HAMILL, BRESLIN AND FENTON

As a writer, I am always looking for inspiration.

Growing up in Windsor Terrace it’s not hard to find material to write about. And it helps to have other writers to read (both good and bad) to be inspired to write.

Pete Hamill

Have a look at some outstanding work by our guy Pat Fenton.

Click the link below for a wonderful piece in the Irish Echo on a documentary they are putting together about Pete Hamill and Jimmy Breslin.

http://irishecho.com/2016/04/a-sunday-afternoon-in-farrells/

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10 Responses to HAMILL, BRESLIN AND FENTON

  1. BL says:

    Two days before my father Mikey Lang had a heart attack that ultimately led to his passing, he hopped in his car and headed up to the Avenue. He loved to do this. Poke in Farrell’s B.S . With the boys pulling the stick. He would walk the avenue liked he never left. I guess we all do when we go back. I’m glad my father got to go back, it was as if he knew it would be his last. BTW the ” Drinking Life ” is as close to a manifesto for all of us who grew up in the neighborhood.

    • Pat Fenton says:

      I grew up with your father, BL, on 17th Street. Spent time with him watching him fly pigpens .He was a wonderful man, a hard worker who learned how to drive trucks when he was very young .I remember a morning when I hadn’t seen him for a few years, and I was back in Windsor Terrace to have lunch with my sister Eileen, and I was going to walk down to Vanderbilt Street where she lived in an apartment. building near the park. I was standing in front of where Joe Ryan’s Shamrock Bar used to be, on 9th Avenue and 17th Street, calling her on my cell phone, when I saw your father crossing the avenue. I called out to him as I caught up with him, and he just turned and looked at me as if I had falling out of the sky. as if decades of time had never passed, and we were both young again. “Walk me down to the hardware store, Pat, I have to get a key chain.” And I fell in beside of him and the two of us walked down 9th Avenue again together. I’m glad I got to do that. I thought about that recently when I went down to his wake.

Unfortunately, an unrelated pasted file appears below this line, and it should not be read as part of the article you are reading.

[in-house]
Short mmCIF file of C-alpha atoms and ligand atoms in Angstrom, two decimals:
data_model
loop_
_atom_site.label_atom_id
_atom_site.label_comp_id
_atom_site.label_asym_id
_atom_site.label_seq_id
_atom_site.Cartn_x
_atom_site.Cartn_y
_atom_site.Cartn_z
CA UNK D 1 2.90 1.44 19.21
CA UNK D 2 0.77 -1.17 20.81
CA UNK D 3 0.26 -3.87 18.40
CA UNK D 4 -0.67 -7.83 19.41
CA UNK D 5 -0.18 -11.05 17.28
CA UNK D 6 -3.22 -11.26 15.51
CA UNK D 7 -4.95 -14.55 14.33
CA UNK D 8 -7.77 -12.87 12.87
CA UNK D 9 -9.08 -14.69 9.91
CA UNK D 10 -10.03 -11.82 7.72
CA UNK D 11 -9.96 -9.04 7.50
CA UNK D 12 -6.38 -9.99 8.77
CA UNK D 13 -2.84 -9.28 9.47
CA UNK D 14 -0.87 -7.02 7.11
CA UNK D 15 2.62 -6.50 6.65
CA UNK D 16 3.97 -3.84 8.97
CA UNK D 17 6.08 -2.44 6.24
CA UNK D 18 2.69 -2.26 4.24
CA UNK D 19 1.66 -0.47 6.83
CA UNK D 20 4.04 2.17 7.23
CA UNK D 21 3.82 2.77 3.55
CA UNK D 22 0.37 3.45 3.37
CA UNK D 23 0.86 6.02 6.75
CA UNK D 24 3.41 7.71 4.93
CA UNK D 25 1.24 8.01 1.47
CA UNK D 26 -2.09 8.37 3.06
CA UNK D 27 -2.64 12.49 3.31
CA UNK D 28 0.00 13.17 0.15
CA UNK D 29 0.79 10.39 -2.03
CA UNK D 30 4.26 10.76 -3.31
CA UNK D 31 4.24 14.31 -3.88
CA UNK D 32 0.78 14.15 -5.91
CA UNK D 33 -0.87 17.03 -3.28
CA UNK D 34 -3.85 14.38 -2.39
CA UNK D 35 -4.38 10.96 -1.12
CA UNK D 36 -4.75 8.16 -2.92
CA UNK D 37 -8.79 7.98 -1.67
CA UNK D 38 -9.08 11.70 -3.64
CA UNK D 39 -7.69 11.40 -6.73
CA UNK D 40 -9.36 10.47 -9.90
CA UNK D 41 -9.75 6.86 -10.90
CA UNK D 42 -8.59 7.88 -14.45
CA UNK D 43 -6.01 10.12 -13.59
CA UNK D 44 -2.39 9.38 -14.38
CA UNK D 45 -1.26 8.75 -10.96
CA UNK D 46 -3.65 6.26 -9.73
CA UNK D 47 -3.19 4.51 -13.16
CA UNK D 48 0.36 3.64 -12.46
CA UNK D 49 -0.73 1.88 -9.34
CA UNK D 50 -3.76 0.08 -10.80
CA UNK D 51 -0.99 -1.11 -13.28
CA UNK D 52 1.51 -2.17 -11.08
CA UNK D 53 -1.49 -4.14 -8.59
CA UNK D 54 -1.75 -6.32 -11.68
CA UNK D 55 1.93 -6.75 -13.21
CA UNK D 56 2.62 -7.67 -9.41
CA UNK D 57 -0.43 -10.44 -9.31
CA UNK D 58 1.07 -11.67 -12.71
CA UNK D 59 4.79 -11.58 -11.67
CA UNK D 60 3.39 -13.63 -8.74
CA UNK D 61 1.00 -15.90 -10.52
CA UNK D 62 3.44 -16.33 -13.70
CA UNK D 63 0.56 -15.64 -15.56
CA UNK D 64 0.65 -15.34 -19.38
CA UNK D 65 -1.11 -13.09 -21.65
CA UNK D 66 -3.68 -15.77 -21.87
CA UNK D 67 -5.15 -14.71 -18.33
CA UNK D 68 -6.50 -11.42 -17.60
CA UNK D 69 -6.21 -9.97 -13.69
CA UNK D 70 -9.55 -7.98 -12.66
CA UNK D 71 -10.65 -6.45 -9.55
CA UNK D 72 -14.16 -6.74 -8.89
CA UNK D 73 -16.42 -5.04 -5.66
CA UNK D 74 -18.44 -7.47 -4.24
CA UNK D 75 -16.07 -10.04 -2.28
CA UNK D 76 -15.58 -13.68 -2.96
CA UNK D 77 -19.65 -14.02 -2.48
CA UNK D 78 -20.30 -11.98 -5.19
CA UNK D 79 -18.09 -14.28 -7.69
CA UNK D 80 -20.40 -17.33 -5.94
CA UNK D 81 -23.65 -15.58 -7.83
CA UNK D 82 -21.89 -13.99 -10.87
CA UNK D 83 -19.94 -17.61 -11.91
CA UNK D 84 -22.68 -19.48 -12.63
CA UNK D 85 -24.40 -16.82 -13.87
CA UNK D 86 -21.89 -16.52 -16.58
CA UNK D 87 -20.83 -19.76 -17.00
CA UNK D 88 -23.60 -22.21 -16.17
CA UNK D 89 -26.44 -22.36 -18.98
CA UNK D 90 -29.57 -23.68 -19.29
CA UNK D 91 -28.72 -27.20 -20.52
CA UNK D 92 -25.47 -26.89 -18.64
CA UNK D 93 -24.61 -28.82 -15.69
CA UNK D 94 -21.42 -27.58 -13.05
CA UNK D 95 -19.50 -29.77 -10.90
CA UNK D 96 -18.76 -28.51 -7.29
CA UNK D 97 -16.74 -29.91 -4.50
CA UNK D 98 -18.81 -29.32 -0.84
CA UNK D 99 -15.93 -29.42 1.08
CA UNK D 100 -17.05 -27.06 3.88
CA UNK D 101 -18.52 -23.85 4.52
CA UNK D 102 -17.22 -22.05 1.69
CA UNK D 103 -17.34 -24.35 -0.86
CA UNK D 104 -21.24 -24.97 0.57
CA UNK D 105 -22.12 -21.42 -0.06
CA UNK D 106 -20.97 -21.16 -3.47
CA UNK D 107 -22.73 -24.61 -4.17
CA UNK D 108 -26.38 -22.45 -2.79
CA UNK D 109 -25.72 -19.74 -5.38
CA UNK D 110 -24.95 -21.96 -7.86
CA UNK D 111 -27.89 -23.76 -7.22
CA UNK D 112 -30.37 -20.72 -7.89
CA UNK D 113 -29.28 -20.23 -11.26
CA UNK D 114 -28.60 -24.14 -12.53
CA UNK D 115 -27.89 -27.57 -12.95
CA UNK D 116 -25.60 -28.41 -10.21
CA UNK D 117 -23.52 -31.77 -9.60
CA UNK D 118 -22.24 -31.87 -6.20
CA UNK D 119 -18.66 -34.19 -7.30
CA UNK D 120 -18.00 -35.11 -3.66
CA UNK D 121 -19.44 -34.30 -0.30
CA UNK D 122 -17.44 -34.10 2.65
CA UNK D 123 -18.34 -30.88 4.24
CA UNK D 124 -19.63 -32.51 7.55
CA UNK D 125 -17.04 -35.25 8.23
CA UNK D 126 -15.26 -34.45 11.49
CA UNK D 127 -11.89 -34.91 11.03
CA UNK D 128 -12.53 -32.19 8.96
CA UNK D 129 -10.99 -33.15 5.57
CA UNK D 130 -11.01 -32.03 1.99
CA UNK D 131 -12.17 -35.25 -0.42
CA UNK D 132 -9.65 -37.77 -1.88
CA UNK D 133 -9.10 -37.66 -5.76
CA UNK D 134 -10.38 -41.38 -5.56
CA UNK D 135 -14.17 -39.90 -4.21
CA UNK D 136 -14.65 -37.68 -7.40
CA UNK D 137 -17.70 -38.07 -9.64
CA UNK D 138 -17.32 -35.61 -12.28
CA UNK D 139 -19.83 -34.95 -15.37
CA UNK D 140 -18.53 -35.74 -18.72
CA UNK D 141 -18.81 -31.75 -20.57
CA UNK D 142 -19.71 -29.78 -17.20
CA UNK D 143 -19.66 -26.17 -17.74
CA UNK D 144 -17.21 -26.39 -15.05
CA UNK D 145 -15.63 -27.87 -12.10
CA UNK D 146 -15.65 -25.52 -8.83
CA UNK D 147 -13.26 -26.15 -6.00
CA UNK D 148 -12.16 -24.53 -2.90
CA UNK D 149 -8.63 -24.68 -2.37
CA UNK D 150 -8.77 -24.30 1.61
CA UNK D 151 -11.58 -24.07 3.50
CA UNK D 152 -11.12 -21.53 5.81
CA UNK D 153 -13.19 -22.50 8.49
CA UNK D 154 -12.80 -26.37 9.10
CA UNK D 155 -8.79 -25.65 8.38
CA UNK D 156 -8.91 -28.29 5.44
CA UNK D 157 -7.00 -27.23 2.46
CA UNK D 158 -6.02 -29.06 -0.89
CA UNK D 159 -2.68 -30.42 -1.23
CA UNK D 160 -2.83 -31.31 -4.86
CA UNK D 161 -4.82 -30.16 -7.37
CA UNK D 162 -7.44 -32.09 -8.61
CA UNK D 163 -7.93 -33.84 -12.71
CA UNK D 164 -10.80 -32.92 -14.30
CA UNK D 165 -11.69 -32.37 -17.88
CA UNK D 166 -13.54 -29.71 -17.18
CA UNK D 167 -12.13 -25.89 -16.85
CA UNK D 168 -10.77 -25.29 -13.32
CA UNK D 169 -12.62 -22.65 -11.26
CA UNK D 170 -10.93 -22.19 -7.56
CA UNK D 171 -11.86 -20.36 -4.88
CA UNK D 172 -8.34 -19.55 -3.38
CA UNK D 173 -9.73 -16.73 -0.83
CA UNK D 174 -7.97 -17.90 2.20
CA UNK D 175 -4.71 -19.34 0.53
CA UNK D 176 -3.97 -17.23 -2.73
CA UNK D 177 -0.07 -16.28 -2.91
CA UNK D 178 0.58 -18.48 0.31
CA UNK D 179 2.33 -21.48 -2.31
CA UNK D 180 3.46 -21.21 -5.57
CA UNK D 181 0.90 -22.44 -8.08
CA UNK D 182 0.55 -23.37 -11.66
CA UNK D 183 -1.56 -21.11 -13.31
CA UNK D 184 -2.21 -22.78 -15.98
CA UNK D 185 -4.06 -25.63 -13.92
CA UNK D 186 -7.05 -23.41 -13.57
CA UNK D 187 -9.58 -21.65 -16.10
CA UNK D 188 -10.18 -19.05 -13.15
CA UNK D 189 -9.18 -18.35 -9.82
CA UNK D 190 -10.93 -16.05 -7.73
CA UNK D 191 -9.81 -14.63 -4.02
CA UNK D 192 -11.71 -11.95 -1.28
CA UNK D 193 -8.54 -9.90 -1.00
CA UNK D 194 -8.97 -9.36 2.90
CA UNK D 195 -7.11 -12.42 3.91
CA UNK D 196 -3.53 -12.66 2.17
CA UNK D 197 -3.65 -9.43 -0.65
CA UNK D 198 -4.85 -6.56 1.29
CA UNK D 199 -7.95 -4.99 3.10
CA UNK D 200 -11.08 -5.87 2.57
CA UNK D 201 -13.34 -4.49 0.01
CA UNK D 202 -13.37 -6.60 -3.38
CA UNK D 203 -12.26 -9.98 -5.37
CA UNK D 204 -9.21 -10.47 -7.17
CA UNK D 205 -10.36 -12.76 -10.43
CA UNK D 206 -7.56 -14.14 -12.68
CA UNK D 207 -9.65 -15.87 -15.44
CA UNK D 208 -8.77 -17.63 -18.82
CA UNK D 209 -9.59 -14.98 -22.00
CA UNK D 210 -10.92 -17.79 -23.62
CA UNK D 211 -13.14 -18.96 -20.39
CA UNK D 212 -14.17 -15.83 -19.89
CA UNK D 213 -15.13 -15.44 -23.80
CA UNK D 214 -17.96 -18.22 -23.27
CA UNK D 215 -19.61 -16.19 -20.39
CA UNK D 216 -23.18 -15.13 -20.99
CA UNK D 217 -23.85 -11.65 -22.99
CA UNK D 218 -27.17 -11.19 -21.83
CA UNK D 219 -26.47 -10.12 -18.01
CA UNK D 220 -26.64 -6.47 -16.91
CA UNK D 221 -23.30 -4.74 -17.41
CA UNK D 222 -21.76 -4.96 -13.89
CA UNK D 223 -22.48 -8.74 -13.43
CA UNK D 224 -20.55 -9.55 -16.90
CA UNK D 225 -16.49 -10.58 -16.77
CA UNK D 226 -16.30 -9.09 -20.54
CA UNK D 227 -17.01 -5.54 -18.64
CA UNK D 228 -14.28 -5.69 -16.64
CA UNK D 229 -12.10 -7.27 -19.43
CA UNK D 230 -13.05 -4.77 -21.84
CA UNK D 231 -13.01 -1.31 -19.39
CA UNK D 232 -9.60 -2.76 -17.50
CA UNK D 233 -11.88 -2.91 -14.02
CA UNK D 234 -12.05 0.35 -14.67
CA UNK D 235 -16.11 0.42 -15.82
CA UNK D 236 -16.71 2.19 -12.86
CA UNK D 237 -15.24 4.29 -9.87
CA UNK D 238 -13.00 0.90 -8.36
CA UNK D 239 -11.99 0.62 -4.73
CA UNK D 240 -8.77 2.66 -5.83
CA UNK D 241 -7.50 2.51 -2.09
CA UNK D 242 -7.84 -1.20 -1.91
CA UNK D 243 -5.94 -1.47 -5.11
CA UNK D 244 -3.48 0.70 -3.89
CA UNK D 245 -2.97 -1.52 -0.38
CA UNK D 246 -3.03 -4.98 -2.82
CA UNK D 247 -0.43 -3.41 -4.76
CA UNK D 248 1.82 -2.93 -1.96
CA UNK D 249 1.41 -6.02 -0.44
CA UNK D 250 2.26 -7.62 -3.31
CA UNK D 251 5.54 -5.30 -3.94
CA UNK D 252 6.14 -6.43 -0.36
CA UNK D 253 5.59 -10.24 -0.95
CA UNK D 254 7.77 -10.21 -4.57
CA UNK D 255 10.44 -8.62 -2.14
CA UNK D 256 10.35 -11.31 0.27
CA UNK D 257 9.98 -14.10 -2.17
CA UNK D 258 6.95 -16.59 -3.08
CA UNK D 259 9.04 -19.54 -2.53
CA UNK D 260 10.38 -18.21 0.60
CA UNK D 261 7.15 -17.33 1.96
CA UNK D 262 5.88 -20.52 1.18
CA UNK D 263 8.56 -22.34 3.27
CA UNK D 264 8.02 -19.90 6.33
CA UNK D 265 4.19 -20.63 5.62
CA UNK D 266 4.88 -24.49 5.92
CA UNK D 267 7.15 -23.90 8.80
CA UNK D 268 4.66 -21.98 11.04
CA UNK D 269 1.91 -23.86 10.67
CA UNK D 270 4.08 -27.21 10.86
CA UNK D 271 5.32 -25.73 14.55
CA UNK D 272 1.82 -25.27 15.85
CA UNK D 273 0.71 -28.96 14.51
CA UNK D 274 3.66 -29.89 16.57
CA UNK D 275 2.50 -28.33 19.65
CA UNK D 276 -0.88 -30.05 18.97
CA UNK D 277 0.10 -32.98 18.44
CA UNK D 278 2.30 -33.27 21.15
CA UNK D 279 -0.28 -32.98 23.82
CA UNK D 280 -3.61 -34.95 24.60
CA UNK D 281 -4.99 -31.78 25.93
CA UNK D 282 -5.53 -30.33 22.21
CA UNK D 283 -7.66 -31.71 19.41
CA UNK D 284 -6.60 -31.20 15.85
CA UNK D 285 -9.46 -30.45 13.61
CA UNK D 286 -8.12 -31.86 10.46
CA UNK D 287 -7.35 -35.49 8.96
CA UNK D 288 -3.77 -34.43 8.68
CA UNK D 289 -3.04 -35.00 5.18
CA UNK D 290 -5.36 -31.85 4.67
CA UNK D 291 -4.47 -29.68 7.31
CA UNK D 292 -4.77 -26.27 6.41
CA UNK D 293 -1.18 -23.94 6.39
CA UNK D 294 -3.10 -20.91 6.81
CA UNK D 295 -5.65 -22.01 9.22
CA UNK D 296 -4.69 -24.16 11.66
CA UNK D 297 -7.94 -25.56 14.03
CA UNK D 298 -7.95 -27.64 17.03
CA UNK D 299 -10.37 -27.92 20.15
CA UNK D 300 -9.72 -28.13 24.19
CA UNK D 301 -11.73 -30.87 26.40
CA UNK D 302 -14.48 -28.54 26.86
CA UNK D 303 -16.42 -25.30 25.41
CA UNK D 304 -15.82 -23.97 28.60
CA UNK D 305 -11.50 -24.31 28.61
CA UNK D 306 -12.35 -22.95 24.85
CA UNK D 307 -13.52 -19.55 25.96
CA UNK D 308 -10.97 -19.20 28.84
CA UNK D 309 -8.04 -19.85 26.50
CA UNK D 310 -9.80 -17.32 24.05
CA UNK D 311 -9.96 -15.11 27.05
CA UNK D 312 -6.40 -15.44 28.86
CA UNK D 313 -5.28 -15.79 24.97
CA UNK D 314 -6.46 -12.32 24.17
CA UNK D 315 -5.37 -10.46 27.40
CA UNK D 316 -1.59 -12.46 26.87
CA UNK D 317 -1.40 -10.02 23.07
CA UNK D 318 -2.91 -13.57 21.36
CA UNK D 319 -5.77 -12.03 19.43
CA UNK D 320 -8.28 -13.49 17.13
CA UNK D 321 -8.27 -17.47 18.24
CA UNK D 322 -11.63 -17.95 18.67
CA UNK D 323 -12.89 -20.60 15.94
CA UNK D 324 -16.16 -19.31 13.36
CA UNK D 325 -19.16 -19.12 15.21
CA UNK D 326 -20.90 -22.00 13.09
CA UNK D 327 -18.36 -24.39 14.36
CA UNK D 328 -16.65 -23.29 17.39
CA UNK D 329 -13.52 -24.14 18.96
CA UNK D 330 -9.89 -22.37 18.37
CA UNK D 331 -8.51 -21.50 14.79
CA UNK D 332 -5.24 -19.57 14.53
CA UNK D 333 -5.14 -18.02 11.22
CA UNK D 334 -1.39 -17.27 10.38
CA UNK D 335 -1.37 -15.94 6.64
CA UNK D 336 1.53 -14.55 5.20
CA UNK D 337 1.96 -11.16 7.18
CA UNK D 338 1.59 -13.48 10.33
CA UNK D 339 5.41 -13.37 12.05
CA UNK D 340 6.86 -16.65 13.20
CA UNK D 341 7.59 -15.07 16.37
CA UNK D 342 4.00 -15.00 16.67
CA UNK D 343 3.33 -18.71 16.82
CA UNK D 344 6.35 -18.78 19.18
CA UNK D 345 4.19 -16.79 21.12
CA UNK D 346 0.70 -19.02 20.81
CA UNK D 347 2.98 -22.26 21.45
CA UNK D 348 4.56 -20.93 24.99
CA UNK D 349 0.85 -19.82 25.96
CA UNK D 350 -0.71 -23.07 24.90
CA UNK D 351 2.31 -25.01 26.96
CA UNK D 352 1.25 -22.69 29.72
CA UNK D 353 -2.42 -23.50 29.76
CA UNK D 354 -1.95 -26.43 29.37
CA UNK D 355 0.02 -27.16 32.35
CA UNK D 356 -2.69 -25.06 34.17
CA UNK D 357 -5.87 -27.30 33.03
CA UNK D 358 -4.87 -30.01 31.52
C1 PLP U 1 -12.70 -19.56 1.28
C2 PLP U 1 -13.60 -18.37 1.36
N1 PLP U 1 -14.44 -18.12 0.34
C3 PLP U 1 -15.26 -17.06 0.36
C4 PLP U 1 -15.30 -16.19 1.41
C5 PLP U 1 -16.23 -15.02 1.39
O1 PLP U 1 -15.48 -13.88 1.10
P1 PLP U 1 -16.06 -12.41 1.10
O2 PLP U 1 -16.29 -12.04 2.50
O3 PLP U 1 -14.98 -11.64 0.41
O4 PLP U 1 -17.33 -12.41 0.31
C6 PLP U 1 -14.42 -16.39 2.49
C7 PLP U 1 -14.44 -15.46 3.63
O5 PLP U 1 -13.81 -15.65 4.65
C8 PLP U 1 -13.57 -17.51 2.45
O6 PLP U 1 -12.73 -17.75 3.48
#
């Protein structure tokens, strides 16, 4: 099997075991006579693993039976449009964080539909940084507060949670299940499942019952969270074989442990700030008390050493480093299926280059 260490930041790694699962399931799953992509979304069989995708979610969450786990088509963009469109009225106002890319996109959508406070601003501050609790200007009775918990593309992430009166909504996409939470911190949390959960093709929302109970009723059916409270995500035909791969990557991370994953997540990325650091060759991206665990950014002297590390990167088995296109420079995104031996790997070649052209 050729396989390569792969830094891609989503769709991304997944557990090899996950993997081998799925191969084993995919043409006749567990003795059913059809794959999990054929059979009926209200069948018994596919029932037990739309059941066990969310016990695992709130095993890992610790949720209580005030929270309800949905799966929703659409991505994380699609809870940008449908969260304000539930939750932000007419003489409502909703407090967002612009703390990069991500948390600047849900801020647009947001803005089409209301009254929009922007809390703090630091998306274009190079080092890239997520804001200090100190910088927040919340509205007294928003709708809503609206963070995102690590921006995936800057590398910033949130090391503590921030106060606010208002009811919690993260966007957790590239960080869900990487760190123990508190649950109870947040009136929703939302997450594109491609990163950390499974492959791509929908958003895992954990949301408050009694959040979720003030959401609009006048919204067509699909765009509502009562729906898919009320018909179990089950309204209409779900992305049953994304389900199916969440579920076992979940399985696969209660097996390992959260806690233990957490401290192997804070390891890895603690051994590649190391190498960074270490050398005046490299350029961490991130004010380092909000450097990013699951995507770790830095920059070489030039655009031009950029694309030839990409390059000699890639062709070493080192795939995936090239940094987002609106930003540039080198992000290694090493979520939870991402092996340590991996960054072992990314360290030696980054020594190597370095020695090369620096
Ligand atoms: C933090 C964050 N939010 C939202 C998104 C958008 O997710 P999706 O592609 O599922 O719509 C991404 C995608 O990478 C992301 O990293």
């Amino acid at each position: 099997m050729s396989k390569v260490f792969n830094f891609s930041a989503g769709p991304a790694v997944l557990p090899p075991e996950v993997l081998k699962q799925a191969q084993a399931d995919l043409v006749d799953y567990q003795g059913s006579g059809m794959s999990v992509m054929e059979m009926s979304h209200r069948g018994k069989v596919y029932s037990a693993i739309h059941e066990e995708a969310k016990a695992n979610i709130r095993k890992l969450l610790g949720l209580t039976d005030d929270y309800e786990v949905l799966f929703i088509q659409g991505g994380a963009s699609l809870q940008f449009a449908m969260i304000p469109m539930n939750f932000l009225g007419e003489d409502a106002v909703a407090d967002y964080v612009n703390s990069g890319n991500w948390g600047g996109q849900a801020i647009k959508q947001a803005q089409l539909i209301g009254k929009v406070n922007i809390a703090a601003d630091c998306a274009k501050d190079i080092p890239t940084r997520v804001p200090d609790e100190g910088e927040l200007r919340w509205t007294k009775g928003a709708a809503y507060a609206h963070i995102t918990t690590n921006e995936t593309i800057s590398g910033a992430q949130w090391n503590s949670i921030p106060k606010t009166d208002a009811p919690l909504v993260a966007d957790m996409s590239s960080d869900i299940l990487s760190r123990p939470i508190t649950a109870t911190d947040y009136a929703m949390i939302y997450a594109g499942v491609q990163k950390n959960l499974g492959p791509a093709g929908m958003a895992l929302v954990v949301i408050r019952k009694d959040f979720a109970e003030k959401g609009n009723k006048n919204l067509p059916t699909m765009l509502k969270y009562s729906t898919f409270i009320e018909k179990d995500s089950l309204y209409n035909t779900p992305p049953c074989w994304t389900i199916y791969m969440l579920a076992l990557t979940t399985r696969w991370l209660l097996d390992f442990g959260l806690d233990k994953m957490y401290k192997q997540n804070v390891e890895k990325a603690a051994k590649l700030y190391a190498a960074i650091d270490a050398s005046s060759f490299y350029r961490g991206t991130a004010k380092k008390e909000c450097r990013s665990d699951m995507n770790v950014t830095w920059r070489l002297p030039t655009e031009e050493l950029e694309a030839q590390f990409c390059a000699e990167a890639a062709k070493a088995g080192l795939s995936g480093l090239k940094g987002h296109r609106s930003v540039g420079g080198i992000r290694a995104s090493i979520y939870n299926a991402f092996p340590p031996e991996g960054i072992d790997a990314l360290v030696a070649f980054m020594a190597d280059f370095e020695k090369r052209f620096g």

• Pat Fenton says:

        My spell check failed me. (Flying pigeons, not pigpens. Well, what the hell, that’s what happens when you only have a G.E.D. What Chris Rock calls, “a good enough diploma.”)

      • Steve says:

        Patrick,

        All good my friend. We don’t judge here at CD.

        Did you know before Rock dropped out he attended Madison HS? Same school as Bernie Sanders.

        Keep up the great work my friend – you’re an inspiration!

      • Steve says:

        Great story…

  2. Jim casey says:

    Terrific writing
    Thanks, Steve.

  3. Dan Mahoney says:

    Great article by Pat! Also Seeing the cover above of “The Drinking Life” brings back some memories of going to the Giants games with the some of the boys from Timbos bar. One of them plays a prominent role in a chapter from the book “A Drinking Life.”. Joe Farrell’s uncle went to the Giants games with us back in the day. Joe’s uncle was none other than Noona Taylor. We all just called him “Uncle”.
    Noona evidently was legendary for being able to handle himself as one of the toughest people in the neighborhood. He never told such stories to me and Joe but plenty of people always had a story regarding Noona. I just remember a quiet, decent guy that liked to have a pop with his buddy Tommy, Artie Rice and his friends.

    Hey coach on another note, Congratulations on your teams great success this past season as well as you being named Coach of the year. You deserve it!

    • Steve says:

      Danny,

      Great story. Thanks for sharing. Also, thanks for the congrats. We have a great group of kids.

      Noona was the man. When my father brought me down Timboo’s on Saturday afternoon’s, I always saw Noona – he was always nice to me.

  4. Thomas J. McInerney says:

    Jimmy Who? When mystic chords of memory transport me back to my youth – Holy Name and Farrell’s I am reminded of that member of the Bartender’s Hall of Fame Jimmy H. (Houli).

    In my altar boy days we simply carried our Surplice to Mass. The cassocks were already there.

    Those were indeed the days my friend. I thought they would never end.

    Tom McInerney

    • Jim casey says:

      And did your mom have to iron your surplice ?
      And did you carry it on a hanger so that it would not wrinkle ?

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